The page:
After Theresa May's Brexit withdrawal agreement registered the greatest parliamentary defeat of any government in over a century, the business community has demanded answers at a time of grave uncertainty.
The opposition has tabled a vote of no confidence in the government, the prime minister is unlikely to re-paint her red lines, yet the clock will not stop ticking.
A retraction of Article 50 may be the only way the country can avoid the so-called "cliff edge" Brexit, unless a second referendum receives backing. However, neither route is generating much enthusiasm from the top of the UK's major political parties. Should MPs fail to agree a consensus on an outcome, leaving the European Union without a deal becomes the default position on 29 March 2019.
David Webster appears in Real Business explaining why SMEs could be unprepared for a worst-case scenario. David states "many companies, particularly those not at the sharp end in terms of genuine exposure to the export sector, will have been putting off planning for a 'no deal' exit.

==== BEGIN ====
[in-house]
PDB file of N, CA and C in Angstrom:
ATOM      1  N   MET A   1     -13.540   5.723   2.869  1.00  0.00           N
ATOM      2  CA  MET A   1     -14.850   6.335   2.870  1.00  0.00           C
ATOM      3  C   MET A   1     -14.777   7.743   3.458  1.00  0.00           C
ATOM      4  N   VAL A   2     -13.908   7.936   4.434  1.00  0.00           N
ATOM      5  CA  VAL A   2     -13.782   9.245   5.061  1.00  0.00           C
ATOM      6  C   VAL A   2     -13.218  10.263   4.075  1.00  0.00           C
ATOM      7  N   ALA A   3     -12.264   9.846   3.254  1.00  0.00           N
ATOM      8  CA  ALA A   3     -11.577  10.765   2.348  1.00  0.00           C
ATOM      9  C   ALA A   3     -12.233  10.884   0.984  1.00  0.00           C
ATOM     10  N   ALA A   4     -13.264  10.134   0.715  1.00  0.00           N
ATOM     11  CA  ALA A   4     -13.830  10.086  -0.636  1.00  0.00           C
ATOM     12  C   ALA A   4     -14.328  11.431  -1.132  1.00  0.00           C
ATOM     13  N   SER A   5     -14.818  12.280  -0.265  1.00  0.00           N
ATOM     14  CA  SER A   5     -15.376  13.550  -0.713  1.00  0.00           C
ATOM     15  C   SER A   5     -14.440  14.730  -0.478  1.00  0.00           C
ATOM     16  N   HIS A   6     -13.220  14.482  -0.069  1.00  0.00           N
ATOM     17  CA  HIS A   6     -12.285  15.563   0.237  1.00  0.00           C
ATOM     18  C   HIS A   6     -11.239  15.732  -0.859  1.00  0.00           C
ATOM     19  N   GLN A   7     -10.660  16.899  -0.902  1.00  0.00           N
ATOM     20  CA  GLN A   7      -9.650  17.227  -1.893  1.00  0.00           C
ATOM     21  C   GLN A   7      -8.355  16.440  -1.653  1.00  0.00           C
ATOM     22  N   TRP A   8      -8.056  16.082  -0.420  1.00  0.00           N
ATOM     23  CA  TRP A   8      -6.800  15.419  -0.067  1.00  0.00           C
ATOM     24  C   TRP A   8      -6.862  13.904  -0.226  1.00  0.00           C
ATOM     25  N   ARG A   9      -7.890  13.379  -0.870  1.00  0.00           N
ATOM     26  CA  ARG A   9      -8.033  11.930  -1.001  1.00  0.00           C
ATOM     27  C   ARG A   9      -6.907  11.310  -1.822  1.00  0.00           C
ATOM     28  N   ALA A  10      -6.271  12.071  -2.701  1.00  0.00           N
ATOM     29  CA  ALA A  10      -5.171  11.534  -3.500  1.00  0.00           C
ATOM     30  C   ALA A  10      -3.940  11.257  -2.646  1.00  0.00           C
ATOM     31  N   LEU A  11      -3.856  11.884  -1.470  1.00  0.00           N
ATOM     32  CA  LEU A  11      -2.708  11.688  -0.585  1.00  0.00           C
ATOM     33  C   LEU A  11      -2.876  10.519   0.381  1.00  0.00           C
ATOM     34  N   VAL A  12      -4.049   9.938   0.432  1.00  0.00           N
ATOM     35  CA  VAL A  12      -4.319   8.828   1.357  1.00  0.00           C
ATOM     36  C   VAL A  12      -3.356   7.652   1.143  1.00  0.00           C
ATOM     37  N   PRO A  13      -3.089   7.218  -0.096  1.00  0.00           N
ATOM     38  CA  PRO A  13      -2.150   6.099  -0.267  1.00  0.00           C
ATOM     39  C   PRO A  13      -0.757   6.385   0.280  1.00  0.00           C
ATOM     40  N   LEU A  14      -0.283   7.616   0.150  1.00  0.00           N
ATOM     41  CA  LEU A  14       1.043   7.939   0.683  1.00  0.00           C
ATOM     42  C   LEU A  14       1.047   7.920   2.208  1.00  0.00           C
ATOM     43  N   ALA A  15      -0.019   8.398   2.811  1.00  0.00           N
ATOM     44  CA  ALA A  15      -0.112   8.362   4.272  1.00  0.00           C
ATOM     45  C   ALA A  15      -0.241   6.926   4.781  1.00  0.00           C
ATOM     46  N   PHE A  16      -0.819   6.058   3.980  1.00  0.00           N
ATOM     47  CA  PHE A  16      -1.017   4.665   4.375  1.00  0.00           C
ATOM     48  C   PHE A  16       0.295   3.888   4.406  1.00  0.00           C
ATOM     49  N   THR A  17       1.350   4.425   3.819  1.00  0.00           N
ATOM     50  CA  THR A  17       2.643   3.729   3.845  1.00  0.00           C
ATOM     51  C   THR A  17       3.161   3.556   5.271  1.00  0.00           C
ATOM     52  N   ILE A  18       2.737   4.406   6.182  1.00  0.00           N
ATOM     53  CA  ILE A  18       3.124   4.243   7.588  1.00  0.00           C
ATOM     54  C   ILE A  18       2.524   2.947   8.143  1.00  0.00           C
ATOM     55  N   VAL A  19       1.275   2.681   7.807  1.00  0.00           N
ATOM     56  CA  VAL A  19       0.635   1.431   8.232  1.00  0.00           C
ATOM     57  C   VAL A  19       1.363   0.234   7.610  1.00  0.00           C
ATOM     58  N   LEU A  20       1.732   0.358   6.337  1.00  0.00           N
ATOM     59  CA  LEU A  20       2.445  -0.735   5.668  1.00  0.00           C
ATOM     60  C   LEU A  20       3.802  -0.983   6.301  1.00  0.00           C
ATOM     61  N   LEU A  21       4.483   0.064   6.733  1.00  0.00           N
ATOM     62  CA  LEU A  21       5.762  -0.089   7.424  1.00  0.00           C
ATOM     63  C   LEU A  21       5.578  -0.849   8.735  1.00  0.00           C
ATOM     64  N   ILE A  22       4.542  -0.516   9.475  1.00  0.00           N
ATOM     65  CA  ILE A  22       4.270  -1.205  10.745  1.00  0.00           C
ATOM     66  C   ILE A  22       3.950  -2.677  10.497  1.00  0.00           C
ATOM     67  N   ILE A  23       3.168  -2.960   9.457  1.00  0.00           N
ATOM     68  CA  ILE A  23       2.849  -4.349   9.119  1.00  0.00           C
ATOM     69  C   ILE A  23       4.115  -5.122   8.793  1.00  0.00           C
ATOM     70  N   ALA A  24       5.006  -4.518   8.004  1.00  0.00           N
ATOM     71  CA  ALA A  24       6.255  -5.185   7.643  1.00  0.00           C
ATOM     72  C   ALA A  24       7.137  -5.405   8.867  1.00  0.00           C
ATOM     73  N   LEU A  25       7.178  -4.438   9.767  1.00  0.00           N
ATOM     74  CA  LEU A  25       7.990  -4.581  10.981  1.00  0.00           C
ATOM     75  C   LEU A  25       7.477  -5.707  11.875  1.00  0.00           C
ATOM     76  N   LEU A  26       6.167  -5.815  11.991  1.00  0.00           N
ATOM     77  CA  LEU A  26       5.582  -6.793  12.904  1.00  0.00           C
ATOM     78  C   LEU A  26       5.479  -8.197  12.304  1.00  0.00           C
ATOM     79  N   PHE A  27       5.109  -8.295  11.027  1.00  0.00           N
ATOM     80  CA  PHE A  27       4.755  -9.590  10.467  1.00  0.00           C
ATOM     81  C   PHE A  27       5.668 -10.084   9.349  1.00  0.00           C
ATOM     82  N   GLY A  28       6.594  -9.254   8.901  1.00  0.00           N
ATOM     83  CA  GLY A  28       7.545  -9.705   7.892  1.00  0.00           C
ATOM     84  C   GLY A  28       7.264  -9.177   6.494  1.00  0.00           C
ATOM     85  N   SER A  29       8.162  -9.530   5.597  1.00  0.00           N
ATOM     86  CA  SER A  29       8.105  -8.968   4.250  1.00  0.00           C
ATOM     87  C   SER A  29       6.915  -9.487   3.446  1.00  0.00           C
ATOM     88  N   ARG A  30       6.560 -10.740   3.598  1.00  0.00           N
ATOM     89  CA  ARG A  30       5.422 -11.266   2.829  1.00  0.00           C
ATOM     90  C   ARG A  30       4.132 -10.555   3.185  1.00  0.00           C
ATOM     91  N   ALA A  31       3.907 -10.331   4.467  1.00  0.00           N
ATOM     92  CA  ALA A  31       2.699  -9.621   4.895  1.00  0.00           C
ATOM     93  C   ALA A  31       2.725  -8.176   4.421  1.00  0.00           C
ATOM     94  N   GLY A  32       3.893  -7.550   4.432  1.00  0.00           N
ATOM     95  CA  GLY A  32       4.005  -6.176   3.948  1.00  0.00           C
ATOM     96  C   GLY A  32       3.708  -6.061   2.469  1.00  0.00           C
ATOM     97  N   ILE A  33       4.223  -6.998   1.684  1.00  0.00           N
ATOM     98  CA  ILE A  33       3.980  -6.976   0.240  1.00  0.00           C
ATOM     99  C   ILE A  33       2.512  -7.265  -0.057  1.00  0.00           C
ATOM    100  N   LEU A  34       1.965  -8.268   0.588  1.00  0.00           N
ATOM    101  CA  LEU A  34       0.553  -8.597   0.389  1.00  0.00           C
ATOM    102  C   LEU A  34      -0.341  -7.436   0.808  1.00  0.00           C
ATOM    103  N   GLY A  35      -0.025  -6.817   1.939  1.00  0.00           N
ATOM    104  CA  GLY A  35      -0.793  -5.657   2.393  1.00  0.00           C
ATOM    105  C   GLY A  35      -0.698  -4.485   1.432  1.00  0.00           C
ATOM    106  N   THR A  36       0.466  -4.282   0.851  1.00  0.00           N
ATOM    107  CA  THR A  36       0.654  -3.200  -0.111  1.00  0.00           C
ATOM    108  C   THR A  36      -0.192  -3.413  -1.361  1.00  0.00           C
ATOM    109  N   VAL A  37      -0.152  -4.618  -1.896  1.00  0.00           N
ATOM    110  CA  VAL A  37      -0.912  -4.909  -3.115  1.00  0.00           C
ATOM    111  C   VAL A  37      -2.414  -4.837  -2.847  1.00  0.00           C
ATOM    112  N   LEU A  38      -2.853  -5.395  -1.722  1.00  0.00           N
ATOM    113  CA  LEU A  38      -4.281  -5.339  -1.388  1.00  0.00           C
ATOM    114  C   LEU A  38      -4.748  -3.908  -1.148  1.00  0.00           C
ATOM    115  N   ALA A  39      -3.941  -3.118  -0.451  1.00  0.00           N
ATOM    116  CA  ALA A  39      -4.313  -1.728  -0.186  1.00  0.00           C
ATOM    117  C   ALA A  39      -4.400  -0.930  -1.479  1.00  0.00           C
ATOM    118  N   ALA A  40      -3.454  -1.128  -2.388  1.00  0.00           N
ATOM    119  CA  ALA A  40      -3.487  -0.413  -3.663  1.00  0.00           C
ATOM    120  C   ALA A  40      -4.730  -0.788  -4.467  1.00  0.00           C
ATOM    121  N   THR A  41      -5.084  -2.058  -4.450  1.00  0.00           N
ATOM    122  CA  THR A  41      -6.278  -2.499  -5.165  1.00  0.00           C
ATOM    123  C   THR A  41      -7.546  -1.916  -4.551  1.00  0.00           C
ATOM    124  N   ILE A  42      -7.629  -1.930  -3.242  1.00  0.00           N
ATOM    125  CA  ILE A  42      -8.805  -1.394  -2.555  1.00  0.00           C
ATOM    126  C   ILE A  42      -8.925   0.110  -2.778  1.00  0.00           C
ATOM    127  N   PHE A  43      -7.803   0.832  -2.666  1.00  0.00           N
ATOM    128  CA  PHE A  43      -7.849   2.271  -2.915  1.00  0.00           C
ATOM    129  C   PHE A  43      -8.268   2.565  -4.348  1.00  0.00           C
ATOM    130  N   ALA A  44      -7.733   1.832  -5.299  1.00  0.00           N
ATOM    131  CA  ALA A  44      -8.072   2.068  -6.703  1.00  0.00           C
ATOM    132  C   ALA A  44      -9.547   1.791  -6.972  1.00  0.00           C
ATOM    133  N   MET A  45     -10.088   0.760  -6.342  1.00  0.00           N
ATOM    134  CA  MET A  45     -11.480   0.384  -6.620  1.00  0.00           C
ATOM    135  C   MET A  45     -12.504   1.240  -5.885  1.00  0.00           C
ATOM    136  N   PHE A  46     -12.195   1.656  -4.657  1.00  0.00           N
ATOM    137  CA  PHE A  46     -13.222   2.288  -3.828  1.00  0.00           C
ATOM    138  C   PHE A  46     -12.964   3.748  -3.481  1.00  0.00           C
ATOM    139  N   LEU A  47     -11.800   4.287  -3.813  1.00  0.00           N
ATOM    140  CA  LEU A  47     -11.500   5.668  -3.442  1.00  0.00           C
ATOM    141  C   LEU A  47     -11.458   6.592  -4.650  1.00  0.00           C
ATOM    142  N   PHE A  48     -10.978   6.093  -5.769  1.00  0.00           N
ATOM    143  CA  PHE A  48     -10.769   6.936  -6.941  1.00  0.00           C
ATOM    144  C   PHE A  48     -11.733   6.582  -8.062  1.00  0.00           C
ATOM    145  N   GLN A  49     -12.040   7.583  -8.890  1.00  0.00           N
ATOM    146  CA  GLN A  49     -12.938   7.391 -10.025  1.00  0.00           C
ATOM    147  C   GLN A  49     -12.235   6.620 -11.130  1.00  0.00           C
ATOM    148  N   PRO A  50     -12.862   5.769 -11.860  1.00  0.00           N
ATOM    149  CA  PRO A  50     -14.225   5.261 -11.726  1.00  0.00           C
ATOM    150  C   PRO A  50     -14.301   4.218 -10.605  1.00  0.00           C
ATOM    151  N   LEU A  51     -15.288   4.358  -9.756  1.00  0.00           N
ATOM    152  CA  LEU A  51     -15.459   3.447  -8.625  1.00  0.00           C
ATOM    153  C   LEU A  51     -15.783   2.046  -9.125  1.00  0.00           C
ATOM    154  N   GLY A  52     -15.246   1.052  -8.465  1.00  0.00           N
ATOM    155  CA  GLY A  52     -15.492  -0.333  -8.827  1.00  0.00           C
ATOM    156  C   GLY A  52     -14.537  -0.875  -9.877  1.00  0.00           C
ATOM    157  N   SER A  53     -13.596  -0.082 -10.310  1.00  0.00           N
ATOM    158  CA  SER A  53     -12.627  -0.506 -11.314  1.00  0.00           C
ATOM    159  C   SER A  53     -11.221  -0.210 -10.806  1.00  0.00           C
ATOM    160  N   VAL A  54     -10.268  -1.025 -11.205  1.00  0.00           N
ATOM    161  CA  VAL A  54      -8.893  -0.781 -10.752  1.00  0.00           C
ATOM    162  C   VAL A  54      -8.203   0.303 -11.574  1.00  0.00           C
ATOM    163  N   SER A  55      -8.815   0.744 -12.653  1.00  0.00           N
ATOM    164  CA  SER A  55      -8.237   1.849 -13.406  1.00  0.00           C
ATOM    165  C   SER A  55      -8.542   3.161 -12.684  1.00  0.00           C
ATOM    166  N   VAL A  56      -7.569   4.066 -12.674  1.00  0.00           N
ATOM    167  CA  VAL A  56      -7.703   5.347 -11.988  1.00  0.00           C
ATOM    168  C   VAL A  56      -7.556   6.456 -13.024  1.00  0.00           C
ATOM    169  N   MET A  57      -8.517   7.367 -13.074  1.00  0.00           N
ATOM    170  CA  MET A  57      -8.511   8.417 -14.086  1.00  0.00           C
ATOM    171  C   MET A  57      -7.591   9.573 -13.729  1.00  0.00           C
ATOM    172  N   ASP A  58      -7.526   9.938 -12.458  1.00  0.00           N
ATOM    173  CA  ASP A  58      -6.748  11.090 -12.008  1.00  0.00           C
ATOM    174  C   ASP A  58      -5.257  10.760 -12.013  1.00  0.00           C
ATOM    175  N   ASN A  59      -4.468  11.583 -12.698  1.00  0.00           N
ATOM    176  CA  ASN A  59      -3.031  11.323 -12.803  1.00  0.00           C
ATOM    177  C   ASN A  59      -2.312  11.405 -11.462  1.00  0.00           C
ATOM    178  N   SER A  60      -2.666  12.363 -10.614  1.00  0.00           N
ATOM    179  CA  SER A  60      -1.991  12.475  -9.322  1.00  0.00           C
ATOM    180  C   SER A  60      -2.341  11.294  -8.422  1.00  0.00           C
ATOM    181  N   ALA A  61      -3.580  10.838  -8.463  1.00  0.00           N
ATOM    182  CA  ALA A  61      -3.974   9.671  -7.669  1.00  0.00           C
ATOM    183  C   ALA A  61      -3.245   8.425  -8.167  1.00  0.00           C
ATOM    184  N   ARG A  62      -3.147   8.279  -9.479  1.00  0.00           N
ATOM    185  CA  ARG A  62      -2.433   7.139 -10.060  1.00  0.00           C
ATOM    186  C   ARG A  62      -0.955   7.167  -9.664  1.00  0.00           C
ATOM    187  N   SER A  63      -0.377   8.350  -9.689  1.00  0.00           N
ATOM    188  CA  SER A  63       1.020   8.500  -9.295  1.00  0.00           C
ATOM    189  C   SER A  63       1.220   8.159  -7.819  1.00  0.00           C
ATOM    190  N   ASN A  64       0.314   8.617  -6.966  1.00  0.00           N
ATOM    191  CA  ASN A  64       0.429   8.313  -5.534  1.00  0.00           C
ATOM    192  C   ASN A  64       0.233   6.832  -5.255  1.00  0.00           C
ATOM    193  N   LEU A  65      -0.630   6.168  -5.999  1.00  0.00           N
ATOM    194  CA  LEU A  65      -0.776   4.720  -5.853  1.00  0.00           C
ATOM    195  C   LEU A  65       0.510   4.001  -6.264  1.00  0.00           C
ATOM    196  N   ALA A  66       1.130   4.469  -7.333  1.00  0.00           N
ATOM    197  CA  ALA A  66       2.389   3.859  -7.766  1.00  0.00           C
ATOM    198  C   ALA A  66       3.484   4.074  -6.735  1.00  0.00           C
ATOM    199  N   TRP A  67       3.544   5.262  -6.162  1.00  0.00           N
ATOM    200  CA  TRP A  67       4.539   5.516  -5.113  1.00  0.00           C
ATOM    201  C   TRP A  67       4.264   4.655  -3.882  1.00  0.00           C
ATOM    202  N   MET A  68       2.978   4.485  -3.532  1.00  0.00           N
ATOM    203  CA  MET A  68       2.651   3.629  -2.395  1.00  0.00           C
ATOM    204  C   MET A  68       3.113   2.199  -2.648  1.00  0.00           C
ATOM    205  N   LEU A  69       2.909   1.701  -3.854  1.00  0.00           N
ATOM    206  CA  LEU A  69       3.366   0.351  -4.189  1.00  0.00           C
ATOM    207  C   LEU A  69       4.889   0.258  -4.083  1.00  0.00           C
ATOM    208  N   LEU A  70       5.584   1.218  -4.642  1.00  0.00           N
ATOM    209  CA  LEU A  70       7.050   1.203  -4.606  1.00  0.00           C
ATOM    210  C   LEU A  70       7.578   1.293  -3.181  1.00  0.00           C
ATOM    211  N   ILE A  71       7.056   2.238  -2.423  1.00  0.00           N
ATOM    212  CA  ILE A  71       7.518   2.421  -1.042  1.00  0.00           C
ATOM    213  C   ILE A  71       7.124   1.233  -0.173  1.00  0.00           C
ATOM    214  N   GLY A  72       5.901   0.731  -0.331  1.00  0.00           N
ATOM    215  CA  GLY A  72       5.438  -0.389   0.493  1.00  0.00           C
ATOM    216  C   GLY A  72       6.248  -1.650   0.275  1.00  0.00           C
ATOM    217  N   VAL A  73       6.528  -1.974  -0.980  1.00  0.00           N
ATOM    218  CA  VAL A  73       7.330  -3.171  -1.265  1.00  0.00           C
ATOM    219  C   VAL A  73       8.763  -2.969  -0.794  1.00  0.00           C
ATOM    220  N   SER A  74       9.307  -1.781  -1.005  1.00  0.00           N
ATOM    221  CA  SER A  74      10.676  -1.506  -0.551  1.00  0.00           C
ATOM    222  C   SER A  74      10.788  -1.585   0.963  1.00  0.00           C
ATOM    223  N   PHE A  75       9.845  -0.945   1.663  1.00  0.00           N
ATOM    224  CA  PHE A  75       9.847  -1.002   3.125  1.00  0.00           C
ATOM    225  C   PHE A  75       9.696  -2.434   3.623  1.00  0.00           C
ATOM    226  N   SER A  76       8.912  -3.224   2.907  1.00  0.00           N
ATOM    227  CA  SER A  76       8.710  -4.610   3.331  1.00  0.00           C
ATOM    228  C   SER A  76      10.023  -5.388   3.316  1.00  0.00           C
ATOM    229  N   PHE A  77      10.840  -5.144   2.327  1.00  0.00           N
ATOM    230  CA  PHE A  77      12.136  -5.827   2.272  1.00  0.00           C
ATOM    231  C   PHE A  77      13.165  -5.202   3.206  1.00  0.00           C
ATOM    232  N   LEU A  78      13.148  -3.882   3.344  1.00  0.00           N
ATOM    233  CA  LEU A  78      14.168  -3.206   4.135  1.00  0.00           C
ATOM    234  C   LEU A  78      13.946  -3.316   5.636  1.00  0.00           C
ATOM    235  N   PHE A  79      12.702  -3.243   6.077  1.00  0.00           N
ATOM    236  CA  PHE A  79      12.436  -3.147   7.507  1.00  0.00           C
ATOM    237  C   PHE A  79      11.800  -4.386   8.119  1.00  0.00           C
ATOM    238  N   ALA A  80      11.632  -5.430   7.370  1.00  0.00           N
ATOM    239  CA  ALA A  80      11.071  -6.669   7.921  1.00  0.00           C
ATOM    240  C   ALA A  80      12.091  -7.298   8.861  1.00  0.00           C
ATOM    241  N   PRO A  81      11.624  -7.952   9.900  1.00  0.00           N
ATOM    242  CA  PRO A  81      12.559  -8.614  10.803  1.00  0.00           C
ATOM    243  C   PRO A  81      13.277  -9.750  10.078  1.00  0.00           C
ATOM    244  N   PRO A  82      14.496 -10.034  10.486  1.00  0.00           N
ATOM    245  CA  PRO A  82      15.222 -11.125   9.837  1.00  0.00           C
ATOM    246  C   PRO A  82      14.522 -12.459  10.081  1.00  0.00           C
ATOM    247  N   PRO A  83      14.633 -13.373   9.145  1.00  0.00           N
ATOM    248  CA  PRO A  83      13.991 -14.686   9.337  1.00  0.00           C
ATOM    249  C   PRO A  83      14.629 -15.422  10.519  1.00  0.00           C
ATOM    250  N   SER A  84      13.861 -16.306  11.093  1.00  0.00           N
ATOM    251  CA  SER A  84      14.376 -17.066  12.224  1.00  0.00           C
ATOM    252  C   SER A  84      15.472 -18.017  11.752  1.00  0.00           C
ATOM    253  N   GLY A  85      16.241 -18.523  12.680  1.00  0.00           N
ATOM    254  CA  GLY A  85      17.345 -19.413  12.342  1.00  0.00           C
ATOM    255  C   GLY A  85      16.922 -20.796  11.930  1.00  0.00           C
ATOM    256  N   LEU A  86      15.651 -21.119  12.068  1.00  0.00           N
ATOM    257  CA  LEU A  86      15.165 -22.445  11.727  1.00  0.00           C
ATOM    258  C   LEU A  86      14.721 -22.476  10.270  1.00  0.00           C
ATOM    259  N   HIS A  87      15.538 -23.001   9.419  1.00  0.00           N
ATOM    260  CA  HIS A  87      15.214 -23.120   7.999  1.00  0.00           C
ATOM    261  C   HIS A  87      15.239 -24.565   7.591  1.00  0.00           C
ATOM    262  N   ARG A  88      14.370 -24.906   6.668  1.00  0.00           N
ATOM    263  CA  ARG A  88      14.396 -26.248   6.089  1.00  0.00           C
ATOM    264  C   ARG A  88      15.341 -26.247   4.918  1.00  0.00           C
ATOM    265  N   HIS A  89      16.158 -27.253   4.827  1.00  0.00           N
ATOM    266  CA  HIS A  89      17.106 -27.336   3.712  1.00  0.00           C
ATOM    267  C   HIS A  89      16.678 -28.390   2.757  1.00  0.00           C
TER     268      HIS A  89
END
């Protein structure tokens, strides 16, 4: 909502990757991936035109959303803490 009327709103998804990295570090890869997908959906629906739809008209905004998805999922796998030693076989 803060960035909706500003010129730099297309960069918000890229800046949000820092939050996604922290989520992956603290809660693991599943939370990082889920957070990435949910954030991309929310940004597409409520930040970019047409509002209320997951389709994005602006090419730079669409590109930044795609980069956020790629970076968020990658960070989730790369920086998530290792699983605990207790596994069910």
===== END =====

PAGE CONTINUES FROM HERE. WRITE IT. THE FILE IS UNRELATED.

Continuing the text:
For many, this will reflect the general feeling that it was unlikely, but also the fact that most SMEs simply do not have the luxury of being able to spend significant time, energy and cost on planning for what seemed like a very contingent risk."
Brexit chaos disturbs business community as no deal looms is available to read on the Real Business website.
David is a partner in the corporate and commercial team and advises clients across a range of sectors, including real estate, financial services, professional services and family businesses.